Today’s Top Story

Study Compares Aspirin to Other Anticoagulants to Prevent VTE Prophylaxis following Joint Replacement

Aspirin was not significantly more effective compared to other anticoagulants in preventing postoperative venous thromboembolism (VTE) prophylaxis in total hip replacement (THR) and total knee replacement (TKR) patients, according to a systematic review and meta-analysis published online in JAMA Internal Medicine. Randomized, controlled trials (RCTs) were identified through searches of the MEDLINE, Embase, Web of Science, and Cochrane Library databases, as well as bibliographic searches. Search terms were related to the population, drug intervention, and outcome. Final analysis included 13 RCTs encompassing 6,060 total patients (mean age, 63 years; 57.2 percent were female). The relative risk (RR) of postoperative VTE for aspirin, compared to other anticoagulants, was 1.12; results were similar for deep vein thrombosis (DVT) (RR = 1.04) and pulmonary embolism (PE) (RR = 1.01). The use of aspirin versus other anticoagulants did not largely impact adverse event risk. Separate analyses of THRs and TKRs did not yield significant differences in VTE, DVT, and PE risks between aspirin versus other anticoagulants. Evidence ranged from low to high quality.

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In Other News

Study: Relative Axial Rotation Between Talar and Tibial Component in Mobile-bearing Ankle Arthroplasty

A study published online in Foot & Ankle International explored the relative axial rotation between the talar and tibial component in total ankle arthroplasty (TAA) intraoperatively and at least three years postoperatively. Intraoperative measurements were taken in 58 mobile-bearing TAA patients, and 48 patients underwent weight-bearing CT scans after a mean 6.3 years postoperatively. Pre- and postoperative ankle joint/tibial component and hindfoot alignment per conventional radiographs was compared to intra- and postoperative relative axial rotation of the talar and tibial component. The mean intraoperative axial talar component position, compared to the tibial component, was 1.7 degrees toward internal; postoperatively, the mean measurement was 1.4. A correlation was observed between the preoperative sagittal alignment of the distal tibia and the intraoperatively determined relative axial rotation between the talar and the tibial component.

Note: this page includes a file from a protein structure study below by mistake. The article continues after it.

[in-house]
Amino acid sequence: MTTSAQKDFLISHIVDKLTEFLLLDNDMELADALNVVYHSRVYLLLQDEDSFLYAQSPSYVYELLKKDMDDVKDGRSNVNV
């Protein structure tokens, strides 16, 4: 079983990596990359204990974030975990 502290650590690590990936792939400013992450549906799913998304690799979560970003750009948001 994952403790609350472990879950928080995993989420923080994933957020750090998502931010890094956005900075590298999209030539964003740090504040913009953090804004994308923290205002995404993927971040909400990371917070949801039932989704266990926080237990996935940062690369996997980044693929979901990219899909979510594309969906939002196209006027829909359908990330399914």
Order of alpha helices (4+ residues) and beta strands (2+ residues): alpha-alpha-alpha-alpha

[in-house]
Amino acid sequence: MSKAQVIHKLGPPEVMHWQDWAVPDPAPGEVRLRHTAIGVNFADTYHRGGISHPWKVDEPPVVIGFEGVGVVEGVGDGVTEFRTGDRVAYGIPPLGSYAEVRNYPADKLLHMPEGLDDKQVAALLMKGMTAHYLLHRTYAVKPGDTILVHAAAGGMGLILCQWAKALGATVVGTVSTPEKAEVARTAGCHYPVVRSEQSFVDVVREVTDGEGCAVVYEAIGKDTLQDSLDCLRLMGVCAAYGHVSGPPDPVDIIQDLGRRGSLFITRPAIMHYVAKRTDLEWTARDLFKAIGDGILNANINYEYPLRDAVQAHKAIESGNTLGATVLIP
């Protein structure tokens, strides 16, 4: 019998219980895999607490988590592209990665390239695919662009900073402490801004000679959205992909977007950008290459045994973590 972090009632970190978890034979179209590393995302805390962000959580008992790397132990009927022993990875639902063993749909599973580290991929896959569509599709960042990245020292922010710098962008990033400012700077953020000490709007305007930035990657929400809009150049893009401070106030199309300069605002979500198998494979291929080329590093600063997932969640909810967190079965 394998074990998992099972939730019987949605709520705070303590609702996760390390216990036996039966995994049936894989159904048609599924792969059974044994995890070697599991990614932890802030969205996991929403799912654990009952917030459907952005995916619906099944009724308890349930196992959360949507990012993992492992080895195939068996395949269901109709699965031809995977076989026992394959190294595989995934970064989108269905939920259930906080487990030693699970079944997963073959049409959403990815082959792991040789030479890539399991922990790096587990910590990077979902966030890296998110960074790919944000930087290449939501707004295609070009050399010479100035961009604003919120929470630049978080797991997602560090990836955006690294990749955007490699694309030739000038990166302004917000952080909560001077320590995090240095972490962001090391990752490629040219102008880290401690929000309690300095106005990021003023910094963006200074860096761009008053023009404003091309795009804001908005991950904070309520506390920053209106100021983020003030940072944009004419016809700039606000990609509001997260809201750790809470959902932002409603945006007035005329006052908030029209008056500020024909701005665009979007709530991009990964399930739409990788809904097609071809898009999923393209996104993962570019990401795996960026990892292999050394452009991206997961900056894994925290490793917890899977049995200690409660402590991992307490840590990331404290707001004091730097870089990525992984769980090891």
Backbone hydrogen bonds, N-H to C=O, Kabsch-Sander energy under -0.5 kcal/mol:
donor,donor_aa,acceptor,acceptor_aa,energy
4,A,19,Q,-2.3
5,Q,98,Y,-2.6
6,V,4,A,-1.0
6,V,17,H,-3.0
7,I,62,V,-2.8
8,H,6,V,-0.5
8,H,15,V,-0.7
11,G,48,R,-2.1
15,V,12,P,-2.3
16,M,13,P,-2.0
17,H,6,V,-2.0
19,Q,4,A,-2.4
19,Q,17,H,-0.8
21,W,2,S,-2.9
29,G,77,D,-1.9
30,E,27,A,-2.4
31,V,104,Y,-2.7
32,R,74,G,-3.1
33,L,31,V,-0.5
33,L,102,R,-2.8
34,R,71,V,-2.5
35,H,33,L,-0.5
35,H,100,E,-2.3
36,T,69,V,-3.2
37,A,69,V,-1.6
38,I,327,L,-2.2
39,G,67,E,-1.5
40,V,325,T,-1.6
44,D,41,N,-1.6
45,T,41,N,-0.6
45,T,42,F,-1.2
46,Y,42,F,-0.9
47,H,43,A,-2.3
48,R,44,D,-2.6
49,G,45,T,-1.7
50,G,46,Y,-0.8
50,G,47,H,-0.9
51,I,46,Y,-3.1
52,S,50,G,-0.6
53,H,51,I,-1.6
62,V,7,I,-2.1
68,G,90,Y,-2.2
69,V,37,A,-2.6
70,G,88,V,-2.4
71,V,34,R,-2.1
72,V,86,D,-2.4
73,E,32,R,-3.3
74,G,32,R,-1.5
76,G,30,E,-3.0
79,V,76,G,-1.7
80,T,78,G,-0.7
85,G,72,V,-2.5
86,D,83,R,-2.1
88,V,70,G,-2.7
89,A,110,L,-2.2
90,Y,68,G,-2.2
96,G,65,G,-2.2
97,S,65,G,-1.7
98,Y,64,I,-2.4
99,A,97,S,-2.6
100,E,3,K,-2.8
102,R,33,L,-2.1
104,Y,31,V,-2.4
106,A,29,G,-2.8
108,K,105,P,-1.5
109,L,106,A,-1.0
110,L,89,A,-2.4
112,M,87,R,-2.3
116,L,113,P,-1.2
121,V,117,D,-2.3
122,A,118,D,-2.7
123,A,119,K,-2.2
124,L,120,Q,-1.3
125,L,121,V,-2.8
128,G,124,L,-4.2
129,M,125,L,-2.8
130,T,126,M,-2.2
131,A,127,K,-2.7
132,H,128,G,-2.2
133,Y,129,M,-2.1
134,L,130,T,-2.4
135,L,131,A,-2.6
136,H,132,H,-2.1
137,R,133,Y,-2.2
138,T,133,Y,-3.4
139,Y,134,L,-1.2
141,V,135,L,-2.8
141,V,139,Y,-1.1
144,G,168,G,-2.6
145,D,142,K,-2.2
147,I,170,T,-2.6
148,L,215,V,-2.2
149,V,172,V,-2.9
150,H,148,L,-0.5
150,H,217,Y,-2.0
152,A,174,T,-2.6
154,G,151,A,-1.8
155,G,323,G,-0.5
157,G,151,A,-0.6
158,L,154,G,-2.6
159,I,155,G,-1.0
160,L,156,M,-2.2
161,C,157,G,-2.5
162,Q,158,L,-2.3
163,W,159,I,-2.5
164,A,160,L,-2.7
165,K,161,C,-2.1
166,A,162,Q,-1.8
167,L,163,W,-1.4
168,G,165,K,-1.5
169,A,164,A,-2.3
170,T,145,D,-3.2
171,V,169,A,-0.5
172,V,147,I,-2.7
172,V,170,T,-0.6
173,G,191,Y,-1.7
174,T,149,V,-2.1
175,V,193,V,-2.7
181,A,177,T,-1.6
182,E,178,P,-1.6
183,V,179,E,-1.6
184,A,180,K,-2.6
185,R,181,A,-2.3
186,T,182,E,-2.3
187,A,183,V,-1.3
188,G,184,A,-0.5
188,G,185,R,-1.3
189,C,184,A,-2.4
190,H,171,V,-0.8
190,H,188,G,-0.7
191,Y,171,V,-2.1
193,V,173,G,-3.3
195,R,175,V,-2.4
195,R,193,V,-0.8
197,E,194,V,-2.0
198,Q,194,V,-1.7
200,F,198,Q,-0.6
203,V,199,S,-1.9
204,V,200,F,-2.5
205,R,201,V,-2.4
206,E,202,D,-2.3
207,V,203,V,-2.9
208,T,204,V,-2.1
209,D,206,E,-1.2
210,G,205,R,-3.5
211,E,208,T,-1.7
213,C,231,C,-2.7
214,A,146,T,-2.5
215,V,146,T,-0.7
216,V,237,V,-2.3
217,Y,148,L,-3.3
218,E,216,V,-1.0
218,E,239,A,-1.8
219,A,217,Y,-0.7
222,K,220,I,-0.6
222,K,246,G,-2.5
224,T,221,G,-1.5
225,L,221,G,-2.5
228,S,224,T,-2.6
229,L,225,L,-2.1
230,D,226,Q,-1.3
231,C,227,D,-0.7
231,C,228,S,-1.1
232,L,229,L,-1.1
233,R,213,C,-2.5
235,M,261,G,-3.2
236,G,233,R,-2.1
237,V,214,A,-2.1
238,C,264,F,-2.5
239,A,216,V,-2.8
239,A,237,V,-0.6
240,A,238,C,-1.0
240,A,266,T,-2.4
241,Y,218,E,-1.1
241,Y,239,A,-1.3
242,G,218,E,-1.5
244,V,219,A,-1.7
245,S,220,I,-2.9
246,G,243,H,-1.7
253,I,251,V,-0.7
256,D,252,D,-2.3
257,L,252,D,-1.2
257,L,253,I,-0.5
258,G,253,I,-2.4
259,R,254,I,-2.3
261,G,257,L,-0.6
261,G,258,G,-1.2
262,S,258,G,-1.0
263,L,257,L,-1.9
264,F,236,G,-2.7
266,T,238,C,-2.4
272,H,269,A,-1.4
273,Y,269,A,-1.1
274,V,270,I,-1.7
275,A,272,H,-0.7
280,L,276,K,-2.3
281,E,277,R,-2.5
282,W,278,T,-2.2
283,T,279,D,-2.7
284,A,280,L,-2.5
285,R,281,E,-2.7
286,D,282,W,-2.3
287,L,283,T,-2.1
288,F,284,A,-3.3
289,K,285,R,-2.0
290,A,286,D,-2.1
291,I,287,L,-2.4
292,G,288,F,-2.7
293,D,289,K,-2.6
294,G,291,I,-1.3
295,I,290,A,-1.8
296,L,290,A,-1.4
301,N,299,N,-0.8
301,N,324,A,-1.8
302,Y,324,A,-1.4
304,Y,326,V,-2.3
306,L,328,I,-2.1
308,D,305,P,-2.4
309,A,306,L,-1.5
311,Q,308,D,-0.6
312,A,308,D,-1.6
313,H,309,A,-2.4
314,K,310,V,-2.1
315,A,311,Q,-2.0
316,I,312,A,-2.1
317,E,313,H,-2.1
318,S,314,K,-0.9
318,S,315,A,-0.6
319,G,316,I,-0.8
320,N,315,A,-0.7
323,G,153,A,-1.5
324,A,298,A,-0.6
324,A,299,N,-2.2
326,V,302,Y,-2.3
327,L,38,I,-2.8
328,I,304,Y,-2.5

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Study Evaluates Safety of Outpatient Reverse Shoulder Arthroplasty

According to a study published online in the Journal of Shoulder and Elbow Surgery, outpatient reverse total shoulder arthroplasty (RTSA) is a safe procedure and may have fewer complications compared to inpatient surgery. Patients who underwent either outpatient (n = 241) or inpatient (n = 373) RTSA performed by a single surgeon were compared for outcomes including American Shoulder and Elbow Surgeons, visual analog scale, and Single Assessment Numeric Evaluation scores; complications; readmission; and revision surgery. At one- and two-year follow-up, outpatient and inpatient RTSA patients all presented significantly improved clinical outcomes. The outpatient group had a significantly lower rate of complications than the inpatient group (7.0 percent versus 12.7 percent).